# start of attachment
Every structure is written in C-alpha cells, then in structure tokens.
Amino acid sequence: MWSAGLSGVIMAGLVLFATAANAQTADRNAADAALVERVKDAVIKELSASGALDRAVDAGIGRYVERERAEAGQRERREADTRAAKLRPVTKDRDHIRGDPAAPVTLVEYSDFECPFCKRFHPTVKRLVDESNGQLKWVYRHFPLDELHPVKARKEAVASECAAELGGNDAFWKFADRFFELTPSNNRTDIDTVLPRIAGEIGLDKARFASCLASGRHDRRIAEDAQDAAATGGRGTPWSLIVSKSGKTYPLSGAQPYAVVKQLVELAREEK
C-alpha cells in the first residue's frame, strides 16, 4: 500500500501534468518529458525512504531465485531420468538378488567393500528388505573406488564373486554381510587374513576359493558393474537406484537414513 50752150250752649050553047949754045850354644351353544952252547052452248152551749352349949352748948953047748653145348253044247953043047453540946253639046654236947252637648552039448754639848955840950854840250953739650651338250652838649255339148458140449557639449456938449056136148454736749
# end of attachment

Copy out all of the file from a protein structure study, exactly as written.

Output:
Every structure is written in C-alpha cells, then in structure tokens.
Amino acid sequence: MWSAGLSGVIMAGLVLFATAANAQTADRNAADAALVERVKDAVIKELSASGALDRAVDAGIGRYVERERAEAGQRERREADTRAAKLRPVTKDRDHIRGDPAAPVTLVEYSDFECPFCKRFHPTVKRLVDESNGQLKWVYRHFPLDELHPVKARKEAVASECAAELGGNDAFWKFADRFFELTPSNNRTDIDTVLPRIAGEIGLDKARFASCLASGRHDRRIAEDAQDAAATGGRGTPWSLIVSKSGKTYPLSGAQPYAVVKQLVELAREEK
C-alpha cells in the first residue's frame, strides 16, 4: 500500500501534468518529458525512504531465485531420468538378488567393500528388505573406488564373486554381510587374513576359493558393474537406484537414513 50752150250752649050553047949754045850354644351353544952252547052452248152551749352349949352748948953047748653145348253044247953043047453540946253639046654236947252637648552039448754639848955840950854840250953739650651338250652838649255339148458140449557639449456938449056136148454736749